3) Everything you see on stage happened in real life.

What else will we see in your show that we haven’t seen before?
The combination of true storytelling, masks, dance and linguistics!

If your show was on Netflix, which category would it be in?
Historical documentary and Romantic foreign film with a touch of comedy

What emojis best describe what you see on audiences’ faces when you perform this show?
😍


What would my 90 year old Grandma love about your show?
Our show is about Zita’s 90 year old Grandma! Grandmas love this show.
That’s true! Why Toronto, why this show, and why now?
The show is about love and how love can grow in dark times.
We are from Toronto but don’t often perform in the city. After performing this show at seven fringe festivals across Canada we are excited to have it’s Toronto debut at OMNF.
If the main character of your show had Instagram, what pictures would my feed be full of?
Stylish hats.

While we’re on the social media topic, if your show had a Tinder profile, what would you put on there to make me Swipe Right?
Pictures of 19 year old Katalin Szabo in 1946 or pictures of 90 year old Katalin Szabo in 2017. She was a hottie. She still is a hottie.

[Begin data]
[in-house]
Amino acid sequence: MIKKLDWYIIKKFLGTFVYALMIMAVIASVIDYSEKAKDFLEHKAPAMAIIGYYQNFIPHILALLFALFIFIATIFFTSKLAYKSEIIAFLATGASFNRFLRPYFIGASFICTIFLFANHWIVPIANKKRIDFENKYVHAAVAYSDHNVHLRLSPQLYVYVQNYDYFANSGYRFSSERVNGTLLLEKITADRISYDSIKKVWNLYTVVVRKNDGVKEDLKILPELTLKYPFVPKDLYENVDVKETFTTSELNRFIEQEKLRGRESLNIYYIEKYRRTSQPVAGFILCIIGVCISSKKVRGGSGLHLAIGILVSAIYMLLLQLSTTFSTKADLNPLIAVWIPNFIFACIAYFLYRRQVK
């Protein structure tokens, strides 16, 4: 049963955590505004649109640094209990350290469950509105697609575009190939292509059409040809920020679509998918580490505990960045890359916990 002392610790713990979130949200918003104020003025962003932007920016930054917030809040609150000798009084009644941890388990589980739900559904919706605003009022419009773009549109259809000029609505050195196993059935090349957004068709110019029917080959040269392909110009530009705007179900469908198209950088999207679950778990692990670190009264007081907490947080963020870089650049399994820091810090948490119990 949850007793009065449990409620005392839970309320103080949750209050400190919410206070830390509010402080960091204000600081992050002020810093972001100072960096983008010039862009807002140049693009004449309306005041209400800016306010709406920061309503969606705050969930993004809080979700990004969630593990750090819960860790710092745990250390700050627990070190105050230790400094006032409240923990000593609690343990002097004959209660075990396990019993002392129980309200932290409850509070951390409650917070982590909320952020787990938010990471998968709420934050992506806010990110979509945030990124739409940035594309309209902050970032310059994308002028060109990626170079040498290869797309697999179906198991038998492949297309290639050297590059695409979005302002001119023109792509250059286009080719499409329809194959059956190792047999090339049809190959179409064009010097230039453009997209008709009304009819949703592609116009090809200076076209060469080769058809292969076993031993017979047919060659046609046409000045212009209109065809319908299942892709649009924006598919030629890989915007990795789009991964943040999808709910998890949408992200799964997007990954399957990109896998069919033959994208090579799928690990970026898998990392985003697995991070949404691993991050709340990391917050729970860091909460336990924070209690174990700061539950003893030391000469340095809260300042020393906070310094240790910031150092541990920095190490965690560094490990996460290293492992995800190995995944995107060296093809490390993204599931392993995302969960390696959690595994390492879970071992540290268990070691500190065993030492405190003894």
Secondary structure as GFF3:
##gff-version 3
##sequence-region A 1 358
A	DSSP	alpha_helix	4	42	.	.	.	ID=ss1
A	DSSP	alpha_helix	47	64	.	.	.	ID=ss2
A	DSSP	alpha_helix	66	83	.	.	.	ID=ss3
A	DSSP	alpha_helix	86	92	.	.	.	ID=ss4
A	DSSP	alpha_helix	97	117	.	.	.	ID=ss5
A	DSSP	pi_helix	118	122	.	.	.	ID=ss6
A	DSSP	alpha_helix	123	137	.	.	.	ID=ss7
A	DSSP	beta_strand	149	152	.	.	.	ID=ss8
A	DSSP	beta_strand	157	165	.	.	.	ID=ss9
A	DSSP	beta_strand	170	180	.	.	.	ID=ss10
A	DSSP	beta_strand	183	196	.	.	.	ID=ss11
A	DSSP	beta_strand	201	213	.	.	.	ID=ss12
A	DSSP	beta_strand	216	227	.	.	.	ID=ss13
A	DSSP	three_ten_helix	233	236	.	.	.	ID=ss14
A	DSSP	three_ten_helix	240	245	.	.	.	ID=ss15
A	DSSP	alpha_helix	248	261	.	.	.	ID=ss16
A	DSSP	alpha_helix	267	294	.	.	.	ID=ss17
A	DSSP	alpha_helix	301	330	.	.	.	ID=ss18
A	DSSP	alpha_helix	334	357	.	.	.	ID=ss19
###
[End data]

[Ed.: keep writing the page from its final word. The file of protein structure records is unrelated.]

What does your show give me that cat videos on Youtube can’t?
Cat videos don’t teach you Hungarian.

If we were to turn your show into a documentary, we might rename it:
 How to survive ________ in Canada.

How to survive Being Hungarian in Canada

What is the one thing you want audiences to be talking about as they leave the theatre?

“How did they do that?” “Love can blossom in even the darkest times.” “I have an idea on how to perform/write/draw/archive my family stories!”

How can we follow you on social media? 
@TheGrandSalto (Twitter and Instagram)
https://www.facebook.com/thegrandsaltotheatre (Facebook)

Szeretlek: A Hungarian Love Story plays Sunday, October 22nd at 7:00 PM
The Commons Theatre: 587a College Street
Part of The One More Night Festival 
Tickets: HERE

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⭐⭐⭐⭐1/2 – Winnipeg Free Press 
⭐⭐⭐⭐1/2 – Vue Weekly
“Most Adorable Show” – Ottawa New Critics 
Charming and Fun” – Theatre in London 
“This was, by far, my fave.” – Ron, theatre-goer from Winnipeg

On the eve of her grandmother’s 90th birthday, playwright Zita sat down with her grandmother and interviewed her about her life. What she didn’t expect was to hear a touching, heart-string-pulling love story about her grandmother’s first love in a tiny, war-torn, Hungarian Village.
Two actors perform a factual and comical re-telling of a beautiful and true love story, set in 1946.

😲😍😂😚  #LoveStory #HungarianCulture #Nostalgia #TrueStory #Mask #FolkDance #Comedy 
Written and Performed by: Zita Nayrady and Myque Franz
Directed by: Maria Wodzinska

Tickets: HERE

Keeping A Roof Over Our Heads

It’s 6:58 a.m. I wrench myself away from sleep to answer my phone.

“I need you here,” says Vikki, my best friend and business partner. “I can’t handle it alone.”

As seen in Intermission Magazine.